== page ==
Instructor: Miriam Smith
Course Description: This course offers an overview of the major contemporary theoretical perspectives on law and society. Among the different approaches we consider are those that define law as a source of social and moral regulation, as ideology, and as discourse.
Instructor: Kimberley White
Course Description: This course surveys the various ways in which data are conceptualized, collected and analyzed in research in socio–legal studies. It aims to ensure that all students on the degree program have mastered social science methodology including historical and documentary research methods, survey methods and questionnaire design, interview techniques, observational methods, and the interpretation of official statistics. A distinctive feature of this course will be the emphasis on the dynamic relationships between problems, theories, methods, and politics.
Instructor: Jacqueline Krikorian
Course Description: This course critically assesses scholarship in the area of law and politics. Its focus is on the role of courts as both an institution of governance and as an instrument of societal change. It compares and contrasts varying explanations of judicial behaviour by addressing a range of issues clustered around the nature, scope and impact of decision-making by courts. (Same as GS/SOCI 6886 3.0)
Instructor: Les Jacobs
Course Description: This course looks at how social categories that arrange persons in moral hierarchies are constructed in the legal forum. We will draw upon trials, judgements, and other documents to show how law incorporates other discourses (popular, psychiatric, and medical) in deciding upon culpability, voluntariness, and character–concepts that are central to the forming of legal narratives. The focus of our inquiry is on how events from everyday life and translated into the legal forum and how the legal forum in turn privileges some social representations and marginalizes others.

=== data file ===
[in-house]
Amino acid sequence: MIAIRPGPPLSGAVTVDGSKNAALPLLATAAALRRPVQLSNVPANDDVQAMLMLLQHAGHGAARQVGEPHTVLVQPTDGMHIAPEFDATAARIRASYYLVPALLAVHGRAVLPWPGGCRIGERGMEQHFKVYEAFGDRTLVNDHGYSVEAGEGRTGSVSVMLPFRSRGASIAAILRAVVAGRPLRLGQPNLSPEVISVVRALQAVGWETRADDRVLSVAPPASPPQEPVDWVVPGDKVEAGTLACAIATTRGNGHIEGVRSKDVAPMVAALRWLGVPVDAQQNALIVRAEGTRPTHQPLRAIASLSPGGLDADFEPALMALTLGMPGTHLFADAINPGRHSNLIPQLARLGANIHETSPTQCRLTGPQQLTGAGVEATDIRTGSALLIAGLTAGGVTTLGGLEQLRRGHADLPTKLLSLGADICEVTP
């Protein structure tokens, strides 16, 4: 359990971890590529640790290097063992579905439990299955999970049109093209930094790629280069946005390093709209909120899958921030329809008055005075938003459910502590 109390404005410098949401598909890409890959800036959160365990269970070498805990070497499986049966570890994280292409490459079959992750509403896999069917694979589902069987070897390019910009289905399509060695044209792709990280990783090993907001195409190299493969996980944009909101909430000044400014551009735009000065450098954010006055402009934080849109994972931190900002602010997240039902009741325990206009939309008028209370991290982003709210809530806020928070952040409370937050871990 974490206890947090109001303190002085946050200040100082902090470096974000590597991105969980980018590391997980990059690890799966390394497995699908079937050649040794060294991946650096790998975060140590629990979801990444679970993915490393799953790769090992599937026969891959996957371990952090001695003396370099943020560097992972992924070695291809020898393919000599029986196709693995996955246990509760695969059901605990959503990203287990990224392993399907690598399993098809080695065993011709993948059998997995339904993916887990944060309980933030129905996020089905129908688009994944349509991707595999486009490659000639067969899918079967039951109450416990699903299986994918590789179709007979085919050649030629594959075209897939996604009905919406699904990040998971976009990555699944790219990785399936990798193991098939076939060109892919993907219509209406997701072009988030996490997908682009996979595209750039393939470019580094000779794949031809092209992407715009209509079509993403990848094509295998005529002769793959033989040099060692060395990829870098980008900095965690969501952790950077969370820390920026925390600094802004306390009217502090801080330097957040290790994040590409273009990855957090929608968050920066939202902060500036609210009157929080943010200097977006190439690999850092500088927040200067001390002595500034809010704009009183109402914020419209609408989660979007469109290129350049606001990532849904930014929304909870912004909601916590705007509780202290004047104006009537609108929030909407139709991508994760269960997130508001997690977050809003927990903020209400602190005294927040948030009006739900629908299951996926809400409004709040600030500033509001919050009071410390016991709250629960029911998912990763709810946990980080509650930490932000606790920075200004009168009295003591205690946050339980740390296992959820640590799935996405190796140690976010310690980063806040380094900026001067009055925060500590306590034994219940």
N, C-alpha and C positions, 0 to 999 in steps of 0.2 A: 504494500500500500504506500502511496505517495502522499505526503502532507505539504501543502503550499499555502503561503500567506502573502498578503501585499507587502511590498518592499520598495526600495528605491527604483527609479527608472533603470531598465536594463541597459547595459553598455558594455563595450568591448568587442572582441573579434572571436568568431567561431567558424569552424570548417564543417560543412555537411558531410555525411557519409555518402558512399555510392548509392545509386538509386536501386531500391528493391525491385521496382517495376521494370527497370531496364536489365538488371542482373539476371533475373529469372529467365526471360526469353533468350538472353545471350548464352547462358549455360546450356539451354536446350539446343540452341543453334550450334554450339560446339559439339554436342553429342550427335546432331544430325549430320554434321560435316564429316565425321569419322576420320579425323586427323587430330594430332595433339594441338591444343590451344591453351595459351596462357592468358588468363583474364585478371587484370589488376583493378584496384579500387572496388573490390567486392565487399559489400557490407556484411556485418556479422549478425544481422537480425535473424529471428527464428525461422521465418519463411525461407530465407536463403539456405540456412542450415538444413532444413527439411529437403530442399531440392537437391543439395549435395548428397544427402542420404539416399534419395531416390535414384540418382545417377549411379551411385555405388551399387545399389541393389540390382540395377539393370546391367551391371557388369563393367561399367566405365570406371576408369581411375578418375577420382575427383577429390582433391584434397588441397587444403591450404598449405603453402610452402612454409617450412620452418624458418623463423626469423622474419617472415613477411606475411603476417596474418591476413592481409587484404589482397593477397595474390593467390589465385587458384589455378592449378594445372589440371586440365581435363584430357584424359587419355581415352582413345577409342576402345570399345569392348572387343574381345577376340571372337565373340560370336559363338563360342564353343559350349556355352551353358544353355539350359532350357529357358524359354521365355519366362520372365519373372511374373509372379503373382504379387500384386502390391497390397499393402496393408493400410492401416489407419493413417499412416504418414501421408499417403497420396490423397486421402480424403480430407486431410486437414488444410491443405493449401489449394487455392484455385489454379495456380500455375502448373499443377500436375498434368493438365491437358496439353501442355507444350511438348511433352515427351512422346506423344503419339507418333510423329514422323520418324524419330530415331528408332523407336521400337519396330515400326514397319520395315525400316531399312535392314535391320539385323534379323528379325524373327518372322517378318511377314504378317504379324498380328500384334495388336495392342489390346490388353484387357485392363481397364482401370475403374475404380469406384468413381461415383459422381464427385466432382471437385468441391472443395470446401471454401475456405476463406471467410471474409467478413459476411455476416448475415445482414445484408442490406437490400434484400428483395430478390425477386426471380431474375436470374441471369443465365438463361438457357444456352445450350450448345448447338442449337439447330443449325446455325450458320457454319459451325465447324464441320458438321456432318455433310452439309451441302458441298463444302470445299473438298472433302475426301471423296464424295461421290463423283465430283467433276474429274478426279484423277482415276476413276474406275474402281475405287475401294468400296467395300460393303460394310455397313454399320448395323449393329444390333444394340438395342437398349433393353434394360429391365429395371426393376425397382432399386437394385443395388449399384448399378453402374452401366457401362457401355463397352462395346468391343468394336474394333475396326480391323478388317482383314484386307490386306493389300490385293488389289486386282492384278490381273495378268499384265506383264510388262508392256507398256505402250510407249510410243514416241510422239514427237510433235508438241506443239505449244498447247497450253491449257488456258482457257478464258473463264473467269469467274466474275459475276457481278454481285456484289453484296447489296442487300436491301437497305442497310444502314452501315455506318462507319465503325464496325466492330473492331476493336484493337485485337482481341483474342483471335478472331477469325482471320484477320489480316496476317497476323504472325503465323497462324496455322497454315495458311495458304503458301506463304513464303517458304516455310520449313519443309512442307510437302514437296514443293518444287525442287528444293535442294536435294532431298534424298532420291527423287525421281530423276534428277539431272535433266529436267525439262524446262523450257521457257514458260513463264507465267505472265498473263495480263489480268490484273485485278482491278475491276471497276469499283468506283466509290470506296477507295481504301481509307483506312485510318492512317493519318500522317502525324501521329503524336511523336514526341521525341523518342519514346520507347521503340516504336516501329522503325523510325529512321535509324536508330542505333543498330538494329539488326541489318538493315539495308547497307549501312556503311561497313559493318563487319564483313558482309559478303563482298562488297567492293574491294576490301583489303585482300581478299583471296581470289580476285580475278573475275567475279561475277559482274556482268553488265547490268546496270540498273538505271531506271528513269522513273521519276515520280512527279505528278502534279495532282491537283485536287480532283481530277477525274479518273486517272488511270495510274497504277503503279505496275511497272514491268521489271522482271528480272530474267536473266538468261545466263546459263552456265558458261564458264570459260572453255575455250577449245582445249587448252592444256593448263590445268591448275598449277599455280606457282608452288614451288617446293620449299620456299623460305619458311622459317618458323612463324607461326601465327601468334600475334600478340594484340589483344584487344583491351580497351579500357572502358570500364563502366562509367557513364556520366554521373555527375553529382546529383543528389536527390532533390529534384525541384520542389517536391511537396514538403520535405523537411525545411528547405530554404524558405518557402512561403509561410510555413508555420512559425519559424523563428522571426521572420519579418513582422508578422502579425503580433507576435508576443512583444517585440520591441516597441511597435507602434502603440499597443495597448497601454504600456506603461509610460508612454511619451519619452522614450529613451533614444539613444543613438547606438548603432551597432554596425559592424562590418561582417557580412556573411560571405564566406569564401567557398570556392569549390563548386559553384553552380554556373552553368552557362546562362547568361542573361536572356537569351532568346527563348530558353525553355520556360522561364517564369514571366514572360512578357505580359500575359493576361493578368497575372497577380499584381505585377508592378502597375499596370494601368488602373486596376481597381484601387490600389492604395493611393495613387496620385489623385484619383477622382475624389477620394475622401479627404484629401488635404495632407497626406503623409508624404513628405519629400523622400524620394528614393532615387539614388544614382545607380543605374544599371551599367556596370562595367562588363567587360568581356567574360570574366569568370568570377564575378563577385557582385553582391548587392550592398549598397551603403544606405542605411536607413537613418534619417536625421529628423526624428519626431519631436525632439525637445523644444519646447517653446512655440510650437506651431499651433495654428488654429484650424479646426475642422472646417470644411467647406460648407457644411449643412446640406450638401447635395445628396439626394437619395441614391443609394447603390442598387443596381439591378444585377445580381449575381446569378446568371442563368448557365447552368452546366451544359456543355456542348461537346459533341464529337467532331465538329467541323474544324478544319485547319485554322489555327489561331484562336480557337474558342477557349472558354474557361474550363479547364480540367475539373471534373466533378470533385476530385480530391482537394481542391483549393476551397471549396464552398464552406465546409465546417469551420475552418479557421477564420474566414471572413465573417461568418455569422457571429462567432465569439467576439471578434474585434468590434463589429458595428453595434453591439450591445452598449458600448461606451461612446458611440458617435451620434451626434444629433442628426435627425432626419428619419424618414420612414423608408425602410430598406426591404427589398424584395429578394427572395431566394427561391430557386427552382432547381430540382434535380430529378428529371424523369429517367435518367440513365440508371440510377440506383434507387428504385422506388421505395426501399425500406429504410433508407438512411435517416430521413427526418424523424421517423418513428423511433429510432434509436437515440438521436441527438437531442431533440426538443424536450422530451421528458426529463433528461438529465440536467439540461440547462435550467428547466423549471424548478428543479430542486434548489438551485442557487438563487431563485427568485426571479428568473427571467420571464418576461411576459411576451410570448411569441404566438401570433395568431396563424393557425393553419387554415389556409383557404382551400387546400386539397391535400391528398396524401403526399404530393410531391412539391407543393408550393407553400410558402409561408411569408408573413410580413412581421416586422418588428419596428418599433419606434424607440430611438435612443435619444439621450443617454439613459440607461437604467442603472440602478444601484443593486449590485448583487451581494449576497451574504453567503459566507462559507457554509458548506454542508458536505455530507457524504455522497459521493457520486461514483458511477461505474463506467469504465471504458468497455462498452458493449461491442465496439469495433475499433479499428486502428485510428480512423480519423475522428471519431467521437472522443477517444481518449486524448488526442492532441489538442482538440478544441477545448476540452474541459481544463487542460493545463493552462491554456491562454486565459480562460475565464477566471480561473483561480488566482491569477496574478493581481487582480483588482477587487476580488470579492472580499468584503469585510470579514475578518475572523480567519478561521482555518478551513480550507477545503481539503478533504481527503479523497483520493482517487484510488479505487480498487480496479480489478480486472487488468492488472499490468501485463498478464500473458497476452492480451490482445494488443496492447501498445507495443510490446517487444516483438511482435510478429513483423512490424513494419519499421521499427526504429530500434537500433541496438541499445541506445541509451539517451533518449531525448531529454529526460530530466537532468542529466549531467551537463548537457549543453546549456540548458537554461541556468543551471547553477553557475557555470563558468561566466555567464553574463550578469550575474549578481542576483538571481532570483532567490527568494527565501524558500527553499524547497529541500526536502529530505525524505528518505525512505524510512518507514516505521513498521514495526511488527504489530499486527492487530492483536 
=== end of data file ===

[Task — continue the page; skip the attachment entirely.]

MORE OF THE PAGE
Instructor: Amanda Glasbeek
Course Description: This course critically examines current perspectives on law, crime and exclusion in terms of conceptual innovations, empirical research and theoretical debates within criminology, socio–legal studies and related fields.
Instructor: Annie Bunting
Course Description: This course introduces students to the structure and the main mechanisms of international human rights law and its impact on women and gender relations. The focus of the course is on the United Nations, its agencies, and its system of international Conventions and Declarations designed to increase gender equality. (Same as GS/GFWS 6133 3.0, GS/POLS 6705 3.0.)
Instructor: Soren Frederiksen
Course Description: This will consist of a series of meetings in the second term in which students will be provided with advice on how to write their major research papers, and required to briefly present their MRP proposals to their fellow students as well as faculty. Beyond experience in presenting their work, the seminar is seen as an important mechanism for ensuring that students are kept on track and have clear expectations for the MRP.
Instructor: To be announced. Offered in Winter 2017-2018
Instructor: Amelie Barras
Course Description: This course examines the socio–legal tradition of legal pluralism — or the study of normative orders that impact on social behavior. State law is one such normative order that interacts with and competes with other non–state orders. And state law can have its own pluralism as well, with customary, religious, common, and civil laws applying in one jurisdiction. This course will introduce students to the rich literature in North America and Europe as well as the debates within legal pluralism.
A listing of course descriptions for all courses in the program can be accessed at Course Descriptions.